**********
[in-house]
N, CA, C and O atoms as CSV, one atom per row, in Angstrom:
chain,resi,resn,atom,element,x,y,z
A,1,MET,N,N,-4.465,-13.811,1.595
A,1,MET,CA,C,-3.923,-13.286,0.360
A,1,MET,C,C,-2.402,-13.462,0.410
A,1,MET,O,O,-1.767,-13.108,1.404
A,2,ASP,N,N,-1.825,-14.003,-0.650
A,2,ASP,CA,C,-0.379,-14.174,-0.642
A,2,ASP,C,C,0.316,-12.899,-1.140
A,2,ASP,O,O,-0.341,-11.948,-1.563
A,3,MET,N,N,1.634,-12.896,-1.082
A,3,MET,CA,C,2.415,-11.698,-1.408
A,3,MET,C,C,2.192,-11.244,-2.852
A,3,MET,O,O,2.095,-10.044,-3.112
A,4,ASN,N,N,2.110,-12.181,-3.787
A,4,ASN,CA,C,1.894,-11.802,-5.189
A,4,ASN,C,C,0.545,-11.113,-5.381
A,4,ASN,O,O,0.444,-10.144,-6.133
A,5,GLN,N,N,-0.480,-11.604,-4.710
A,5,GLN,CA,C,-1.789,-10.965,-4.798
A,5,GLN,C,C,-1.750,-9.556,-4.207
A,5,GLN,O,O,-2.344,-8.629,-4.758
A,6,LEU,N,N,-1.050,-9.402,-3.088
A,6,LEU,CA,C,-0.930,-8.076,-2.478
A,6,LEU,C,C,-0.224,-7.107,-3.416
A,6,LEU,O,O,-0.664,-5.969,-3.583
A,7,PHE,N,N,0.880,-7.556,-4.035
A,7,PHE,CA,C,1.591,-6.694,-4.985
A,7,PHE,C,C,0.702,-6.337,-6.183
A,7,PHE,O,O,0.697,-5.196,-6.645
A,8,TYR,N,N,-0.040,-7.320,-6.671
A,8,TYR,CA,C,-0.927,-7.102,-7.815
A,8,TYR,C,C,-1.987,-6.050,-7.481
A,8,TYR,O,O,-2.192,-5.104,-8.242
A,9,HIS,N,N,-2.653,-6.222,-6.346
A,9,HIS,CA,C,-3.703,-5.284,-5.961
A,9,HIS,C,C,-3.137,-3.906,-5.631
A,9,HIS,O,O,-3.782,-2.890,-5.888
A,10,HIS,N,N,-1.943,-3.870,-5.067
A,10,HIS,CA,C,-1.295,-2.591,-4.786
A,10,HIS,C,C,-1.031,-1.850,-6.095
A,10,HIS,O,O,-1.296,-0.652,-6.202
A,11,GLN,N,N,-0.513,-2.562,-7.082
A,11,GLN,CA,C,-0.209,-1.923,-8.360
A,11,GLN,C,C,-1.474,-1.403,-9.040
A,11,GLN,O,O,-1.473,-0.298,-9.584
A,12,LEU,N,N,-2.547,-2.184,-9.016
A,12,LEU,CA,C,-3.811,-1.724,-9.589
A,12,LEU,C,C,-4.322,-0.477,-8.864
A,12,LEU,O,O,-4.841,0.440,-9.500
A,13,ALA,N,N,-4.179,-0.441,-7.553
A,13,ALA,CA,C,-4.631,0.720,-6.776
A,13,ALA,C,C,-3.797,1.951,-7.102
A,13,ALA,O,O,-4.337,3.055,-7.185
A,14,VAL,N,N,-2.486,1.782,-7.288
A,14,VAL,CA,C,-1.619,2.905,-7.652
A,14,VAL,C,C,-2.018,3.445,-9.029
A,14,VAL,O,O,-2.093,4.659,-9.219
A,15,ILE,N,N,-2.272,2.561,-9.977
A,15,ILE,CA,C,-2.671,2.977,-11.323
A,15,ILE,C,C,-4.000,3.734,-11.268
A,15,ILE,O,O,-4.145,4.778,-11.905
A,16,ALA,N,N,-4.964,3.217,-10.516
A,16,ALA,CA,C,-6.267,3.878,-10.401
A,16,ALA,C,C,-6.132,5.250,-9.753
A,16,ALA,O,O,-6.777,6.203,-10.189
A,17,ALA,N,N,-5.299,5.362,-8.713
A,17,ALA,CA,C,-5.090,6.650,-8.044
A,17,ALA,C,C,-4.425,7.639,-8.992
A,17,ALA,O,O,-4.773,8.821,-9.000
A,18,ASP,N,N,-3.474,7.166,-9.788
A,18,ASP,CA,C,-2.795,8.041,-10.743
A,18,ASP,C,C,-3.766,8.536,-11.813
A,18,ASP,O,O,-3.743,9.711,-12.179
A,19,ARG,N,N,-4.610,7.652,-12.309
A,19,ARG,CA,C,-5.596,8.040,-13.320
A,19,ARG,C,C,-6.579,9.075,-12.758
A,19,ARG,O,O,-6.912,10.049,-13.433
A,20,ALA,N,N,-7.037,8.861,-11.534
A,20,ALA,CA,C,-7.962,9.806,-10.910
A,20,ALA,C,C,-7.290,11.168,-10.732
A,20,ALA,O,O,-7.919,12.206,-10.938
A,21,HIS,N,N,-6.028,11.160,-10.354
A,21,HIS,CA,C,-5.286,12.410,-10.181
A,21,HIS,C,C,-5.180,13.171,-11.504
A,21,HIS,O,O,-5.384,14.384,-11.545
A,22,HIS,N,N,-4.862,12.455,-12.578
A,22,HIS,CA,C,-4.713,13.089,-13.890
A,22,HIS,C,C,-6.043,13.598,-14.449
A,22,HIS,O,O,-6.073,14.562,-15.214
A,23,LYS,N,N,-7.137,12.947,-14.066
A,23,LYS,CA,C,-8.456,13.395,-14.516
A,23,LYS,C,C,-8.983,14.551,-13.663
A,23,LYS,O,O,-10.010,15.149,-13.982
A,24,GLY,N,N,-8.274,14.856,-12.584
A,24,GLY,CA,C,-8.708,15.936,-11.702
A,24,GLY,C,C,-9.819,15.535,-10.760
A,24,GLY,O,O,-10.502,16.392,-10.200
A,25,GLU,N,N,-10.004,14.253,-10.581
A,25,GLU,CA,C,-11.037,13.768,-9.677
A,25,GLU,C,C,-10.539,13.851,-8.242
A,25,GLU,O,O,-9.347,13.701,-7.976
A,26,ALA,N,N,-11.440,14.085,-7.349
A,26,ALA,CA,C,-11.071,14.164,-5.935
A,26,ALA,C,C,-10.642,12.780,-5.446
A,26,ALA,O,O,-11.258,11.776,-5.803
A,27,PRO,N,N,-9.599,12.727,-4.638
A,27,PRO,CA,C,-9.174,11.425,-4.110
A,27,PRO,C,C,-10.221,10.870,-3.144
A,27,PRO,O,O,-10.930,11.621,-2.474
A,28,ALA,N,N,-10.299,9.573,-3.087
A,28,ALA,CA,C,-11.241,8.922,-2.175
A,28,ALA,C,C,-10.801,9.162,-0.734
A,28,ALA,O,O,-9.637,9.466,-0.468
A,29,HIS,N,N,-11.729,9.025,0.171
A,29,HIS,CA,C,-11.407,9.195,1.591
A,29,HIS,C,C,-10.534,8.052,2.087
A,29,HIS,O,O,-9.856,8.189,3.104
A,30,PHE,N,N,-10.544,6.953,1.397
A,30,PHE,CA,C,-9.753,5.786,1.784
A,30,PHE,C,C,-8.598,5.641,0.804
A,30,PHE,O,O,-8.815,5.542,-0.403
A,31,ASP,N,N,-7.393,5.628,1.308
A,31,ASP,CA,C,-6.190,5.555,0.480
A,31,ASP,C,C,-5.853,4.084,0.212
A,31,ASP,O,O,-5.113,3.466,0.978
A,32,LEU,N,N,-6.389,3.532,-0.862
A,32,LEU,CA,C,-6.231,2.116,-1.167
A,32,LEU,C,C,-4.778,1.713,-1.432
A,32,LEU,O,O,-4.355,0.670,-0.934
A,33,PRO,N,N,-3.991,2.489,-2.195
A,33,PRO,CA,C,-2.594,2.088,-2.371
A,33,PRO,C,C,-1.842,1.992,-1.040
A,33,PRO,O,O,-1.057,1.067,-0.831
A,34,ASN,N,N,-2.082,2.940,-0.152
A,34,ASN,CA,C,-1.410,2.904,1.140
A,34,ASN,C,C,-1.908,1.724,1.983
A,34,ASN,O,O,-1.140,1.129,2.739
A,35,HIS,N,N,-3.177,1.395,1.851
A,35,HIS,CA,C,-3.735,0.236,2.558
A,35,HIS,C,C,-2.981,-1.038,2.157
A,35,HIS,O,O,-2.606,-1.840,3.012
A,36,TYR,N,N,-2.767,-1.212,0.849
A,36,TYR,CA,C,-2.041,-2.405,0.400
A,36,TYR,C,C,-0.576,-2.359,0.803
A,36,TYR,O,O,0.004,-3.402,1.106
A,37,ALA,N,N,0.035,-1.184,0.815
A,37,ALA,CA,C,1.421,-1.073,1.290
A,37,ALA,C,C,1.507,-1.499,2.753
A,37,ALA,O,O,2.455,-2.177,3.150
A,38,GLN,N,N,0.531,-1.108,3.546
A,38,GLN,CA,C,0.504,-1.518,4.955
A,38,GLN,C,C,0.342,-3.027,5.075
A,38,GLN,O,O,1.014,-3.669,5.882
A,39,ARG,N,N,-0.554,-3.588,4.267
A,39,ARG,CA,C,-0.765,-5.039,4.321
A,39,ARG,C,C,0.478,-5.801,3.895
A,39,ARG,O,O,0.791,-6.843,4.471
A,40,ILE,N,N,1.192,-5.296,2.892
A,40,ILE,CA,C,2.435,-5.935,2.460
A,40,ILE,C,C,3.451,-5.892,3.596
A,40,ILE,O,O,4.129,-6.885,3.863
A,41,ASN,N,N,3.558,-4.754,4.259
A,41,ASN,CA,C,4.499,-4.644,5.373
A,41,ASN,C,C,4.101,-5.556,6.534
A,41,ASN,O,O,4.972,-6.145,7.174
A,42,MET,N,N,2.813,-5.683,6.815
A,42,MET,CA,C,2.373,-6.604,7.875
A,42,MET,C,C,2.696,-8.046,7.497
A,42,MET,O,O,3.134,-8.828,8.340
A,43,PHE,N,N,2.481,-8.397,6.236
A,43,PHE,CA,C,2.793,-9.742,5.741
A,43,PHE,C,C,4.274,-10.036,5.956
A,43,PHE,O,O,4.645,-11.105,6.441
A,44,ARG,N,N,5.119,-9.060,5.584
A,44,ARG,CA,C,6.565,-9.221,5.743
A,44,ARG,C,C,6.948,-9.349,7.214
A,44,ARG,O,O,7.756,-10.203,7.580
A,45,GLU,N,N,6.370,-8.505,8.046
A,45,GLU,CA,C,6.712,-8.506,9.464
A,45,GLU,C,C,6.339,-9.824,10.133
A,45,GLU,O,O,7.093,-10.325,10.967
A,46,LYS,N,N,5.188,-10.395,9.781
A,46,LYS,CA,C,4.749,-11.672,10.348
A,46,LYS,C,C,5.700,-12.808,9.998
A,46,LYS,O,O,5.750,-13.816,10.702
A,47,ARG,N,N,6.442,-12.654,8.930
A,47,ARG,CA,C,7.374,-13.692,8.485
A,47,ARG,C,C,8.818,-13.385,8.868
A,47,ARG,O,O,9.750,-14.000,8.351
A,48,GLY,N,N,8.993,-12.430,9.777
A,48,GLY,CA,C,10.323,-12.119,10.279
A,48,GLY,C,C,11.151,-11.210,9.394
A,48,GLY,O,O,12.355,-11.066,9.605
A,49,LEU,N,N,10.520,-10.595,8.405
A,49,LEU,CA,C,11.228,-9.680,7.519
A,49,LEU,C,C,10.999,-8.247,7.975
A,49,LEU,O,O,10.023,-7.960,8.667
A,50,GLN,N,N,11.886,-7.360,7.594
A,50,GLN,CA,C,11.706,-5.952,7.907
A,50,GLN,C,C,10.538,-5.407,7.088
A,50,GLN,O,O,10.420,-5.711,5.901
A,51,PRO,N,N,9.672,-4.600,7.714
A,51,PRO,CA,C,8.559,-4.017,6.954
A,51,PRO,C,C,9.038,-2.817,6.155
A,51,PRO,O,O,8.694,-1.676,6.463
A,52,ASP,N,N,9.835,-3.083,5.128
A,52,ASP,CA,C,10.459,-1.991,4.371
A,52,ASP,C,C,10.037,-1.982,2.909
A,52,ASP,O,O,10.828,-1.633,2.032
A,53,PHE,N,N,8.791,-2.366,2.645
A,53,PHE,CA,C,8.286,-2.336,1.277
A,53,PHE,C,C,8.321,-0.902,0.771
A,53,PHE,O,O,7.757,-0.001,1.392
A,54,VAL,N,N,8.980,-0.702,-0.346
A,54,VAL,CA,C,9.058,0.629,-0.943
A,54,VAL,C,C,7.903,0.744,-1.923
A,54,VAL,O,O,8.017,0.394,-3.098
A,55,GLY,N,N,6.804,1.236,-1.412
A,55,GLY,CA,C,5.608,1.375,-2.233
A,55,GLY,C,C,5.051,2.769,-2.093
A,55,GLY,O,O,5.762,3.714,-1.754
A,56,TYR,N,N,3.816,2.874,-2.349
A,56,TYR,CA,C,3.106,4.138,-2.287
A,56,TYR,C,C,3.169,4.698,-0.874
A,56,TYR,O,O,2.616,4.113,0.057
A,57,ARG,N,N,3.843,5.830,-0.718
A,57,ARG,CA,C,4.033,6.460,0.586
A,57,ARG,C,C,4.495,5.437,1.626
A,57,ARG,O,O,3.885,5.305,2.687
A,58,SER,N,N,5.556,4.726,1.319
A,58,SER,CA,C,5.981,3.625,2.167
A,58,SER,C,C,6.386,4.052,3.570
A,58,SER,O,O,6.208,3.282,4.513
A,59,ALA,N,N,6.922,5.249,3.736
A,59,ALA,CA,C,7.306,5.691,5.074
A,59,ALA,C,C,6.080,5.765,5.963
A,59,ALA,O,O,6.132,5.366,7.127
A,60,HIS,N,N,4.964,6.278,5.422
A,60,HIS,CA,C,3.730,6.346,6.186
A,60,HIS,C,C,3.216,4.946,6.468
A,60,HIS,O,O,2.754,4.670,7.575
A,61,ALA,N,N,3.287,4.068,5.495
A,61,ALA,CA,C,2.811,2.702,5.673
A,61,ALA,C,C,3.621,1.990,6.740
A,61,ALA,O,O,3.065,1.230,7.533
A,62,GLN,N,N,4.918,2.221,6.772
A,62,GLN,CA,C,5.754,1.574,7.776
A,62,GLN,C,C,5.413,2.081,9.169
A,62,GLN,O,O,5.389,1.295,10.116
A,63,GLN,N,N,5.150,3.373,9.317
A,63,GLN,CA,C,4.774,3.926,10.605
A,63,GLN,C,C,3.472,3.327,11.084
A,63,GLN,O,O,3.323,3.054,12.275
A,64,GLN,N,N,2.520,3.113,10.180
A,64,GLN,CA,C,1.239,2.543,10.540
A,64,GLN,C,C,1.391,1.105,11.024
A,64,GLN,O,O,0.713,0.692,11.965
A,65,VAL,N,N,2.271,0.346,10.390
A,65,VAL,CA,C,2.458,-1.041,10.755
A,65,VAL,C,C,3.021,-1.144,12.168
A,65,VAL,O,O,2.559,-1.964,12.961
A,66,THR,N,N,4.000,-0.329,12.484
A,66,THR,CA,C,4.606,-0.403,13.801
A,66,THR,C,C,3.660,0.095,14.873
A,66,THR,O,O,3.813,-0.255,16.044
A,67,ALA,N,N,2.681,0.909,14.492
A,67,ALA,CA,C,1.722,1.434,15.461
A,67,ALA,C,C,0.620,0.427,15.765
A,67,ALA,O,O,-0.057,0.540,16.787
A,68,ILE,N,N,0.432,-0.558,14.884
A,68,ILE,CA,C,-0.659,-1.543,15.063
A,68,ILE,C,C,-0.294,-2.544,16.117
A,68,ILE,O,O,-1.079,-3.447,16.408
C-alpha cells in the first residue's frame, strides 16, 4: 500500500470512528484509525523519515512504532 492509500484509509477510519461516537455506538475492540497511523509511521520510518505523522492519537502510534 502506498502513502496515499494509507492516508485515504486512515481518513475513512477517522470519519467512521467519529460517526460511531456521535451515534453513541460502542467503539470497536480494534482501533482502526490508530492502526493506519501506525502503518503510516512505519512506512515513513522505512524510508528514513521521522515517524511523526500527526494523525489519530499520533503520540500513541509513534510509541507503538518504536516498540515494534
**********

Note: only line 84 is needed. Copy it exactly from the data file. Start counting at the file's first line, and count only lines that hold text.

A,21,HIS,N,N,-6.028,11.160,-10.354